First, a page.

News Article

In Conversation with Natasha St Agne from Le Nautique

13 March 2024

Embracing Seychellois Charm at Le Nautique

It was in 1742 that the French navigator Lazare Picault, one of the very first recorded travellers to explore the Seychelles in detail, first spotted a granite island rising from the Indian Ocean in the country’s Inner Islands archipelago. It wasn’t until 1768, though, that the island Picault had spotted over a quarter of a century before was finally given a name: La Digue.

Named after a ship in the fleet of another French explorer, Marc-Joseph Marion du Fresne, whose home on nearby Mauritius afforded him ample opportunity to sail the Indian Ocean, La Digue is the Seychelles’ third principal island, linked to its slightly larger neighbours – Mahé and Praslin – by ferry.

Today, this island idyll is home to nearly 3,000 people, the Diguois. It’s also home to Le Nautique, a luxury waterfront hotel on La Digue’s west coast, run by Natasha St Ange, who we’ve been chatting to. For the Director, it’s important that the hotel reflects the very best of Seychellois culture, which explains the Creole architecture on show throughout Le Nautique, as well as the other coastal design elements. Because make no mistake, the ocean is never far from the equation here. Le Nautique perches on the waterfront, its infinity pool, deck, bar, and restaurant all facing out to an ocean of such gorgeous blueness that it feels as though the saturation levels have been dialled up.

The beaches, too, are a sight to behold, framed by imposing slabs of granite, the waves breaking over the finest sand and the lucky swimmers who happen to be taking a dip. Looking out across all that from the hotel, it isn’t hard to see why people choose Le Nautique, but Natasha tells us that it’s more than just La Digue’s immense natural beauty that entices their guests. Le Nautique operates a personalised experience at every level, treating guests to something both familiar and excitingly different at the same time. It seems to be working, too, as Natasha tells us that the majority of guests tell her that they wished they’d spent longer at the hotel.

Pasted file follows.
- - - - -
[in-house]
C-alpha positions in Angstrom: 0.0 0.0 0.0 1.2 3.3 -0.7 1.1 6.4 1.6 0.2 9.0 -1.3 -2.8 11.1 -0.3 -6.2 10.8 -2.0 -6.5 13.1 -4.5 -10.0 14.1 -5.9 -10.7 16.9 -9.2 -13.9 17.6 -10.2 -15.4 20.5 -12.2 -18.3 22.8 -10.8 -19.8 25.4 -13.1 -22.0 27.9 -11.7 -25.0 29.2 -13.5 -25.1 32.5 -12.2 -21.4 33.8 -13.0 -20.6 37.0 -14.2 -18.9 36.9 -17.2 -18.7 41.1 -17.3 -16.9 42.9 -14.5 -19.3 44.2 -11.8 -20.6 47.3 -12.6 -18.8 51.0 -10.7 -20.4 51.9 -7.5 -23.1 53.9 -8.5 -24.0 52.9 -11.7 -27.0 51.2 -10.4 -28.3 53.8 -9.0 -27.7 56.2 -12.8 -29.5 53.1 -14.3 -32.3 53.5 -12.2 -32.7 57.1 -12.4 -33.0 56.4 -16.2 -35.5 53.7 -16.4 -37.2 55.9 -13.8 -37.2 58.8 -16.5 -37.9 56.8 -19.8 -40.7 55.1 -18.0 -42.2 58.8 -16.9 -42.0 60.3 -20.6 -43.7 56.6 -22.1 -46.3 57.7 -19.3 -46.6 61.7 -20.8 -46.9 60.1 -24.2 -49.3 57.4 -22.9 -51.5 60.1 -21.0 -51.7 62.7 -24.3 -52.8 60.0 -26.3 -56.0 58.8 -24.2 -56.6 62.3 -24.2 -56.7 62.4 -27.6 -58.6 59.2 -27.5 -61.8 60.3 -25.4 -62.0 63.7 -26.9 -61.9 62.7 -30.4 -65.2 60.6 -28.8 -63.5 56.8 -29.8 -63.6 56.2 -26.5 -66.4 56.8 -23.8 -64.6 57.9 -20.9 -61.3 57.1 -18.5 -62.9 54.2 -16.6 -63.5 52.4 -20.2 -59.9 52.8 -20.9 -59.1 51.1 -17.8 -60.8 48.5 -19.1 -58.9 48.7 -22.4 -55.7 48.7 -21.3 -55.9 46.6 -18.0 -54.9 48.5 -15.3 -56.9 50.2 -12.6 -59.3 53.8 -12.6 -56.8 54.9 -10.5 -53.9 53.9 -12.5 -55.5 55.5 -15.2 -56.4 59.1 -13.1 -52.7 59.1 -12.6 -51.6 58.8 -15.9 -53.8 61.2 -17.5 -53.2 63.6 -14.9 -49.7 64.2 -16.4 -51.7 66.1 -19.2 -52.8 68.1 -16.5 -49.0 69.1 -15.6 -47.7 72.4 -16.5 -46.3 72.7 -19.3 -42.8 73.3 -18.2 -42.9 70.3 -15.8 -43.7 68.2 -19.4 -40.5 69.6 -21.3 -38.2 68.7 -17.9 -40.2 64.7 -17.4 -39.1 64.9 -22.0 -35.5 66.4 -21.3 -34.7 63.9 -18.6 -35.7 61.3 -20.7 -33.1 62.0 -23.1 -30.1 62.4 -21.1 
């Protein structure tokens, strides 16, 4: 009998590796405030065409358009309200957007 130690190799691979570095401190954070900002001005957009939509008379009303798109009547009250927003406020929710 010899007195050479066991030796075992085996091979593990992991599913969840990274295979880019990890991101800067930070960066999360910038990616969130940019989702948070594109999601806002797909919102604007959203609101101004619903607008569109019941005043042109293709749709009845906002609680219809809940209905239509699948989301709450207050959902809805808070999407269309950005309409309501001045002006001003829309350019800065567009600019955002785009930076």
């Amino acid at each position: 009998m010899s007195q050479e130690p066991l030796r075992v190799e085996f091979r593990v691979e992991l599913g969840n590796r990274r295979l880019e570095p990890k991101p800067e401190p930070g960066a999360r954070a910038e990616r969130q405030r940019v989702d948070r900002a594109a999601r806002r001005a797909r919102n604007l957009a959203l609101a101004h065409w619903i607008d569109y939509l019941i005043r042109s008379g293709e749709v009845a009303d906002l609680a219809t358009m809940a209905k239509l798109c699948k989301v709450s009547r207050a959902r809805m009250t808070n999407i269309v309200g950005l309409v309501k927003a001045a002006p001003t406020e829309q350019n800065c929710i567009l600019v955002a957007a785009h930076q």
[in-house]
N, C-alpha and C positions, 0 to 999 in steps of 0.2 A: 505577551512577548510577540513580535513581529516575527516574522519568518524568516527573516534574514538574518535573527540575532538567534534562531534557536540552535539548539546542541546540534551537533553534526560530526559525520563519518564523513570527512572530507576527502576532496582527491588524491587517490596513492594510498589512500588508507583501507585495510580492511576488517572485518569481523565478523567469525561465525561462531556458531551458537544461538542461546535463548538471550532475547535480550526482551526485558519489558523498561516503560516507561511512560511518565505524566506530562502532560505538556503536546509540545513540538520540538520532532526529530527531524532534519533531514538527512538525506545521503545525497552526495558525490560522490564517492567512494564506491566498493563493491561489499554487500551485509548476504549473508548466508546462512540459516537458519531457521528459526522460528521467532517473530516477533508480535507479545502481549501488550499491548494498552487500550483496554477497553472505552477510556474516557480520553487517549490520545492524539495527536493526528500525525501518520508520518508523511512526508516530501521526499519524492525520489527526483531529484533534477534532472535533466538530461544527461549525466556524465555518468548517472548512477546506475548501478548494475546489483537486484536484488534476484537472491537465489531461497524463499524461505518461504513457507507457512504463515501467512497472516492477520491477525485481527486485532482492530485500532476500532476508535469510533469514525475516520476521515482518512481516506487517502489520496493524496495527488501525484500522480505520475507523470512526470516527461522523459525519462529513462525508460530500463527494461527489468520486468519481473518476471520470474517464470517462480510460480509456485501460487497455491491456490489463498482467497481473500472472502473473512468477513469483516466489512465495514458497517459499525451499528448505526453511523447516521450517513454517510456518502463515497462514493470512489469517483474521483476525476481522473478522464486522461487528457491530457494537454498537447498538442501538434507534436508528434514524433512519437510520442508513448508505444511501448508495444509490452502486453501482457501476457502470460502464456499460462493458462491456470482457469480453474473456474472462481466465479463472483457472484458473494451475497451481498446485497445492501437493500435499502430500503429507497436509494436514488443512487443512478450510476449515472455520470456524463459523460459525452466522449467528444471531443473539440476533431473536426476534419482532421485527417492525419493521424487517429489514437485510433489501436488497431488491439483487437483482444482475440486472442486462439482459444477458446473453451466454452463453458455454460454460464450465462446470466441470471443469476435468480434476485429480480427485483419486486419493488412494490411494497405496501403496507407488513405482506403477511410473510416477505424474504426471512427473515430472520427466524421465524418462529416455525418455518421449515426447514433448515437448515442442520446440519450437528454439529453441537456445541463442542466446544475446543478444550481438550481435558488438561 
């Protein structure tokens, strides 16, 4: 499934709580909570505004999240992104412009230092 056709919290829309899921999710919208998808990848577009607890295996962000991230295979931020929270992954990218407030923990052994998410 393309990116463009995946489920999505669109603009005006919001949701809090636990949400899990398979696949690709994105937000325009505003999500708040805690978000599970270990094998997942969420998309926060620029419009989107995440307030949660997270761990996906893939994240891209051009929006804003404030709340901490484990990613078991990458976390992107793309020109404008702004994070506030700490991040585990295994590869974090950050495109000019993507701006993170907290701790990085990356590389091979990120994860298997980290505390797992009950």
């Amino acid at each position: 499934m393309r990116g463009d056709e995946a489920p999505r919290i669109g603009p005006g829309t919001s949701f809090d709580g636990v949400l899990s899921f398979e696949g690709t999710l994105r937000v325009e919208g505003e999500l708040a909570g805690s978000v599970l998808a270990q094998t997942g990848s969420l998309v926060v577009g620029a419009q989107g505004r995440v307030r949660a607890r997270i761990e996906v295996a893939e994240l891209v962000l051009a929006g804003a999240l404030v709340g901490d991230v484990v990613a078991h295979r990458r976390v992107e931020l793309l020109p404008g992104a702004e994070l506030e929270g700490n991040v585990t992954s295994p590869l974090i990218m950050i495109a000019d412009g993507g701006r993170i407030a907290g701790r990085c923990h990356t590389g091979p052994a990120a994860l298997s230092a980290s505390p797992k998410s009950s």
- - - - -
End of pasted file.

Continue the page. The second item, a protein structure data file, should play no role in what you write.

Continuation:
Tempting as it may be to while away the hours with book (or cocktail) in hand on Le Nautique’s poolside deck, Natasha says that the excursions available on La Digue are not to be missed. The island is home to the Anse Source d’Argent beach, a stretch of sand that, if you’ve ever googled the Seychelles, you’ve probably seen. It’s a slice of palm-framed, sun-kissed sand so lovely that it’s been awarded the accolade of the world’s second-best beach; and it’s a little over a mile from Le Nautique. In fact, much of what makes La Digue so appealing is just how easy it is to take in. Natasha tells us about the hiking, snorkelling and bike trips guests can take, all from the hotel and taking in pretty much all of the island’s natural wonders. If it’s a slightly more traditional form of transport that people are after, though, there’s a whole island ox cart tour also available.

Guests aren’t limited to taking in only the island’s natural beauty; there are bars and restaurants across La Digue that Natasha says are well worth a visit. Perhaps unsurprisingly, she nominates Le Nautique’s in-house restaurant as her favourite, and it’s not hard to see why. Diners sit under a thatched roof and tuck into either their breakfast, lunch, or dinner against a backdrop of rolling waves and the rising peaks of neighbouring islands silhouetted against the horizon. The food is unmistakably Seychellois, drawing on the fusion of French, Indian and Oriental flavours to produce a set of dishes that Natasha describes as ‘deeply memorable’. If guests fancy a change of scene, though, there’s the Italian at Le Repaire, or the sunset spectacle of Belle Vue Snack. Fish Trap, too, gets a mention, as does Combava and the Bikini Bottom Beach Bar, where, we’re told, the good times roll.

“Le Nautique perches on the waterfront, its infinity pool, deck, bar, and restaurant all facing out to an ocean of such gorgeous blueness that it feels as though the saturation levels have been dialled up.”

For an island just 10 square kilometres in size, there’s an enormous amount to see, do, eat and drink – on occasion at the same time. From what we’ve seen of Natasha’s gorgeous hotel, there may not be a better place to do it all from than Le Nautique.

Read more about the hotel here

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